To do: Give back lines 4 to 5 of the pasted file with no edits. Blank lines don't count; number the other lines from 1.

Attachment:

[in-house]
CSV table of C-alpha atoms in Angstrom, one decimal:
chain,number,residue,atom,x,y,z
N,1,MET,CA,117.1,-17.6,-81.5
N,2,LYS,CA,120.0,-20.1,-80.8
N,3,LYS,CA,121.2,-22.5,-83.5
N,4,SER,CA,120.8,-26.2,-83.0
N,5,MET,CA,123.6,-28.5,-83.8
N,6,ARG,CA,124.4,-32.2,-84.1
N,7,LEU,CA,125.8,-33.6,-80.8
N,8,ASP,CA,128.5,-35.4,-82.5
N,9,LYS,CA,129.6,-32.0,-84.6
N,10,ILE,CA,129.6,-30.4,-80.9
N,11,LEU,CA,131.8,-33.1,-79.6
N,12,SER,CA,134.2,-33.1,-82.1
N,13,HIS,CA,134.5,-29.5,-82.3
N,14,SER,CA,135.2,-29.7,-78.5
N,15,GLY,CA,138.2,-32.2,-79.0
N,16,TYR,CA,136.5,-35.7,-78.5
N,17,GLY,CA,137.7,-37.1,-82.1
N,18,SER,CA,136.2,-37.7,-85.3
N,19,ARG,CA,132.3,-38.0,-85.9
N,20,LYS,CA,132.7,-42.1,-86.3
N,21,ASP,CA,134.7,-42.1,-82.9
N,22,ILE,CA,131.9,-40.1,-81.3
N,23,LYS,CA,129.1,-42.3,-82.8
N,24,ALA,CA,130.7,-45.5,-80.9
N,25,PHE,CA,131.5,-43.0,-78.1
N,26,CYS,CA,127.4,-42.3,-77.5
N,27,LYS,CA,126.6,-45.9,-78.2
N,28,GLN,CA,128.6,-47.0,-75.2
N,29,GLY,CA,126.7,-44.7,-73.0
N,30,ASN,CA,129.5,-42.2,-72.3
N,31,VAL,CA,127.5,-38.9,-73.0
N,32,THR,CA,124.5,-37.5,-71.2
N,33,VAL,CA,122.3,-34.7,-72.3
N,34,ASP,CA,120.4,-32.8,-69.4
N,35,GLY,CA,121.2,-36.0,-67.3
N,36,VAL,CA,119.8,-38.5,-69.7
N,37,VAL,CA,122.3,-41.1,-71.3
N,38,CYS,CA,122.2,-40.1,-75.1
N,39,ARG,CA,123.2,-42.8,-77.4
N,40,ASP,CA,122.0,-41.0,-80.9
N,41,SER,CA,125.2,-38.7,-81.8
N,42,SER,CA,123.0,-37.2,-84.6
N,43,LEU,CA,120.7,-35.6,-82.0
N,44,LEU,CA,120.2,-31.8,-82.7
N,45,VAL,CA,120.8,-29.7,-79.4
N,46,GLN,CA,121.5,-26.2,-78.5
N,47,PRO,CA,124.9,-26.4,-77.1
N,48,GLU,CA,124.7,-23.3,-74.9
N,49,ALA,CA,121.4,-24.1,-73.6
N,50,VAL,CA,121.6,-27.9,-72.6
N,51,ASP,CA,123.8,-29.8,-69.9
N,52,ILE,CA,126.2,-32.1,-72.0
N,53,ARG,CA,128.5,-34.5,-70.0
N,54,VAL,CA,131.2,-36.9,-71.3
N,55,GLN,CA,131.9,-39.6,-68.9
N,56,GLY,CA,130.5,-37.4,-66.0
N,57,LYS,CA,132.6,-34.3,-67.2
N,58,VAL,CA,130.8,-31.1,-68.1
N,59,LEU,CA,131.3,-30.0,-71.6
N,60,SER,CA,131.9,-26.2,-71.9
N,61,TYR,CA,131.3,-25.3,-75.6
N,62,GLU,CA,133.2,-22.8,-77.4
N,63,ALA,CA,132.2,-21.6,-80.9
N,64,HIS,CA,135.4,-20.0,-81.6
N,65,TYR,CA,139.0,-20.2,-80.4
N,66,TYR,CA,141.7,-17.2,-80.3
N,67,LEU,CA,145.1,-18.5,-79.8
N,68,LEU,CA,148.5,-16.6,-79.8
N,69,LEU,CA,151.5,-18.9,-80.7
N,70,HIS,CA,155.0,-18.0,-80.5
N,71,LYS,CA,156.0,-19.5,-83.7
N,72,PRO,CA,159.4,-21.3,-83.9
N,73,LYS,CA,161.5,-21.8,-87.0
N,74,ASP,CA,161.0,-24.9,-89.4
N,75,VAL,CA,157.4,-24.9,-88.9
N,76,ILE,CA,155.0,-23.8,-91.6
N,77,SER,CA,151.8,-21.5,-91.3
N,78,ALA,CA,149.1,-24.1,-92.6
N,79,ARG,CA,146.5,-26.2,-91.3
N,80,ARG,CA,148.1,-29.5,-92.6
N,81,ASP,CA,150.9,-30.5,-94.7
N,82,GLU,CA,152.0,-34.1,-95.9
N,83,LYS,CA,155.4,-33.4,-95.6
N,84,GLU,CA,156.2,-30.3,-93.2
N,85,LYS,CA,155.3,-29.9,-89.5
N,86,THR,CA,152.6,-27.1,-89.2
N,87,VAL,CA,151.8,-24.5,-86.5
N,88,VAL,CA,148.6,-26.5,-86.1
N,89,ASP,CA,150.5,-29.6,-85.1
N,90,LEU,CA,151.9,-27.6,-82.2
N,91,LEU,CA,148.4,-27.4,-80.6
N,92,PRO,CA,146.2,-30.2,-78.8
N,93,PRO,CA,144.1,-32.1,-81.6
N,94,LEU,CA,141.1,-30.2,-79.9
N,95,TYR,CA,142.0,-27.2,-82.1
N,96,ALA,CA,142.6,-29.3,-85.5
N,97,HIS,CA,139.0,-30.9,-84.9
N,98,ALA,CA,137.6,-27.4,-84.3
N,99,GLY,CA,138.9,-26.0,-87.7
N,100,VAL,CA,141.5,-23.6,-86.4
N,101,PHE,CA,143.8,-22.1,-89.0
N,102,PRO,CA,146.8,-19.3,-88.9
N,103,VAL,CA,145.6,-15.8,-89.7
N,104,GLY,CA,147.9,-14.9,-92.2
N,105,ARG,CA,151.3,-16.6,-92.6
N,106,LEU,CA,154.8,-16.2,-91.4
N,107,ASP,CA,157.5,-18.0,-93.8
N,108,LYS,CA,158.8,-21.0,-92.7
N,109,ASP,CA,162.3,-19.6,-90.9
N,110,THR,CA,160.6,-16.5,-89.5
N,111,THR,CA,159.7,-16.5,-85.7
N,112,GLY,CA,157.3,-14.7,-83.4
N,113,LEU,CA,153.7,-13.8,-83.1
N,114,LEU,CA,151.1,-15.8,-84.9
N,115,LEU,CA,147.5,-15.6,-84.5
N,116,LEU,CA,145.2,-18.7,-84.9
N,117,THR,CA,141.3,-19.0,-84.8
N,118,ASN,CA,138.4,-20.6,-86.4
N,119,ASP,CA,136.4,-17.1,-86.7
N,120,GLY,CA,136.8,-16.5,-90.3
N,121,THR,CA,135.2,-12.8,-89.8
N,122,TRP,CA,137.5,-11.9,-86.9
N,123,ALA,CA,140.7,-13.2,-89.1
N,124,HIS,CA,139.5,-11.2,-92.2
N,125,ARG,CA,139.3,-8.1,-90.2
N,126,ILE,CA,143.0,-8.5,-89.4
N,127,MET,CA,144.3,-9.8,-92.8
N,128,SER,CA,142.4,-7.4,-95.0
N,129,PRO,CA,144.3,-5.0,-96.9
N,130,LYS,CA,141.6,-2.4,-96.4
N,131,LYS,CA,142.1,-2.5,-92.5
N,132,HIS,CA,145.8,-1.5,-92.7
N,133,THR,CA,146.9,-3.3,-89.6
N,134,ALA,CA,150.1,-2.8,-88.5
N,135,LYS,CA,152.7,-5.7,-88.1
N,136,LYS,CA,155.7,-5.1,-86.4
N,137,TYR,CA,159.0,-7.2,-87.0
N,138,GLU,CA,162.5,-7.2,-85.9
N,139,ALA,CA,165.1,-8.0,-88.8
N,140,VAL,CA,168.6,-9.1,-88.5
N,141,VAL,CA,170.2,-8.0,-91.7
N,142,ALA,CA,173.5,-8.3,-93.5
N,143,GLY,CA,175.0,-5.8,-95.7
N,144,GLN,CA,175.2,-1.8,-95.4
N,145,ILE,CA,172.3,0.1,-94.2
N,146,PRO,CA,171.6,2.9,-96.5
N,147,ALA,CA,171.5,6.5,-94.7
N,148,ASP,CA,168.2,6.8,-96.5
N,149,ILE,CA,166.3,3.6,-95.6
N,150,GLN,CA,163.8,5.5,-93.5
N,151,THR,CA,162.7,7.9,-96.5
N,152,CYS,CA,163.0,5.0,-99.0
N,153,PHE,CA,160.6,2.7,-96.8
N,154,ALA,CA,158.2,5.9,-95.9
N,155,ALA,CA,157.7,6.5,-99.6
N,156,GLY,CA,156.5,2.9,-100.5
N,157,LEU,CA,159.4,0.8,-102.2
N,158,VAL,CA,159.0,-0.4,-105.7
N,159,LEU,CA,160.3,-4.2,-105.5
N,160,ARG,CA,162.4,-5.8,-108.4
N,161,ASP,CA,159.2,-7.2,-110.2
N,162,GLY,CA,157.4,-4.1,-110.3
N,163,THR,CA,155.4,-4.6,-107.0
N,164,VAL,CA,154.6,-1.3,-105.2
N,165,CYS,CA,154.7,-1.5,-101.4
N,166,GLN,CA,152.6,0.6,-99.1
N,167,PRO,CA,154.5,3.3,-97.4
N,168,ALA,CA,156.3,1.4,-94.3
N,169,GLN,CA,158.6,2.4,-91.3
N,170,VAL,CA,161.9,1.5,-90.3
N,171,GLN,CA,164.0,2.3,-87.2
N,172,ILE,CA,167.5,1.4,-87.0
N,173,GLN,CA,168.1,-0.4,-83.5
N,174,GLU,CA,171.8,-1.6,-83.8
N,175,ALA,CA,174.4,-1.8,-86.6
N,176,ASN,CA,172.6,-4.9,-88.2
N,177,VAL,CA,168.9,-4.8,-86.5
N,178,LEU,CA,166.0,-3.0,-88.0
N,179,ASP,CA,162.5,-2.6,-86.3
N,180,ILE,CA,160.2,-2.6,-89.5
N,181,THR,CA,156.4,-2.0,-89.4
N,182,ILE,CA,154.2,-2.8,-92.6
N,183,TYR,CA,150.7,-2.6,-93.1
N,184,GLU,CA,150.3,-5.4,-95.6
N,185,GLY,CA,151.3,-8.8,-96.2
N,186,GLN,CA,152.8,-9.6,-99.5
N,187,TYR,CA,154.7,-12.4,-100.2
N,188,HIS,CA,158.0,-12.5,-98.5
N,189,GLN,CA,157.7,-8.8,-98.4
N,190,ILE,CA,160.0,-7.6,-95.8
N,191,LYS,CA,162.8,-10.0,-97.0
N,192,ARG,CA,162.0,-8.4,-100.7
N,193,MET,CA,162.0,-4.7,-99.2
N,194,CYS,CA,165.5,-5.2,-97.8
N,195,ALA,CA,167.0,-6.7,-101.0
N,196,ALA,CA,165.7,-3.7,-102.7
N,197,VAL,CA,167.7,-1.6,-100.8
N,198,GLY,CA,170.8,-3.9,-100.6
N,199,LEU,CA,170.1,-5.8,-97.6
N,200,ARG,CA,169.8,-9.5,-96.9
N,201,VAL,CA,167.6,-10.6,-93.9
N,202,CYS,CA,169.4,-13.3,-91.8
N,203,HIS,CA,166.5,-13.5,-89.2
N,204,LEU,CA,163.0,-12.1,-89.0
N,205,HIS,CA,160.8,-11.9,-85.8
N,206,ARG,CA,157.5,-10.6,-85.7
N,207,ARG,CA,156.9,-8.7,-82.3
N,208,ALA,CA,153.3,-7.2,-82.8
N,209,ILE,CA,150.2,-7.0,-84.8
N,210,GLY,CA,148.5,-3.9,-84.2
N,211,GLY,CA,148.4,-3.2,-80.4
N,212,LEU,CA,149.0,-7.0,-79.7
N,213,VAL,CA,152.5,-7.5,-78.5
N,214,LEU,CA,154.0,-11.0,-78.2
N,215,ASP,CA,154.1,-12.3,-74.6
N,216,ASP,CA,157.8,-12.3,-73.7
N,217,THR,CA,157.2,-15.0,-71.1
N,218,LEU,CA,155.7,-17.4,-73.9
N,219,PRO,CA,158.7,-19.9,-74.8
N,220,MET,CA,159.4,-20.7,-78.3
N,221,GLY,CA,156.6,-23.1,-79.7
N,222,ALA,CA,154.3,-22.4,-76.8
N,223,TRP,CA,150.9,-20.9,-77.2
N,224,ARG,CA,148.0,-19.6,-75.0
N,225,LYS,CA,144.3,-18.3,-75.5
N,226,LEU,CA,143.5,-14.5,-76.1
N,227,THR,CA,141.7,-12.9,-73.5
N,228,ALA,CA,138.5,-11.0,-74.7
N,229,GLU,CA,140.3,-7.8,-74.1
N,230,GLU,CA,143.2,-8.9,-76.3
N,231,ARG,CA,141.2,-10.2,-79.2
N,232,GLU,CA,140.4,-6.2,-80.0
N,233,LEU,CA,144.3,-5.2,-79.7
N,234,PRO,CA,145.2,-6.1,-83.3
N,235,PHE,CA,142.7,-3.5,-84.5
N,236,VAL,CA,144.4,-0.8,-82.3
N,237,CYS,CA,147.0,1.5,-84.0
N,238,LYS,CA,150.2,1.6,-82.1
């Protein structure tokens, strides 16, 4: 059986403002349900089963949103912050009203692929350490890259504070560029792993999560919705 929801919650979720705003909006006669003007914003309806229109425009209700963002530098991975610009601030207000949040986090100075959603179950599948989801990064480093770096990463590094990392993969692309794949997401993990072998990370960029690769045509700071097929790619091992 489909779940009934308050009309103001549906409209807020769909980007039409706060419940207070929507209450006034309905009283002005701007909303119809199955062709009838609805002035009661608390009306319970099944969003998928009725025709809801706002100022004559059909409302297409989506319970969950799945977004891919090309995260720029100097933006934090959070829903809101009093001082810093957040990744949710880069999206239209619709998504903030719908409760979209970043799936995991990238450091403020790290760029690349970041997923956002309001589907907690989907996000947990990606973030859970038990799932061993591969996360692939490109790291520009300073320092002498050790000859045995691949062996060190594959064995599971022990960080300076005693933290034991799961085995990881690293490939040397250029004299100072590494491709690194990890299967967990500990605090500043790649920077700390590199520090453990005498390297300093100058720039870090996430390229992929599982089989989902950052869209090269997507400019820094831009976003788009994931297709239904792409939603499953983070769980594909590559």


N,1,MET,CA,117.1,-17.6,-81.5
N,2,LYS,CA,120.0,-20.1,-80.8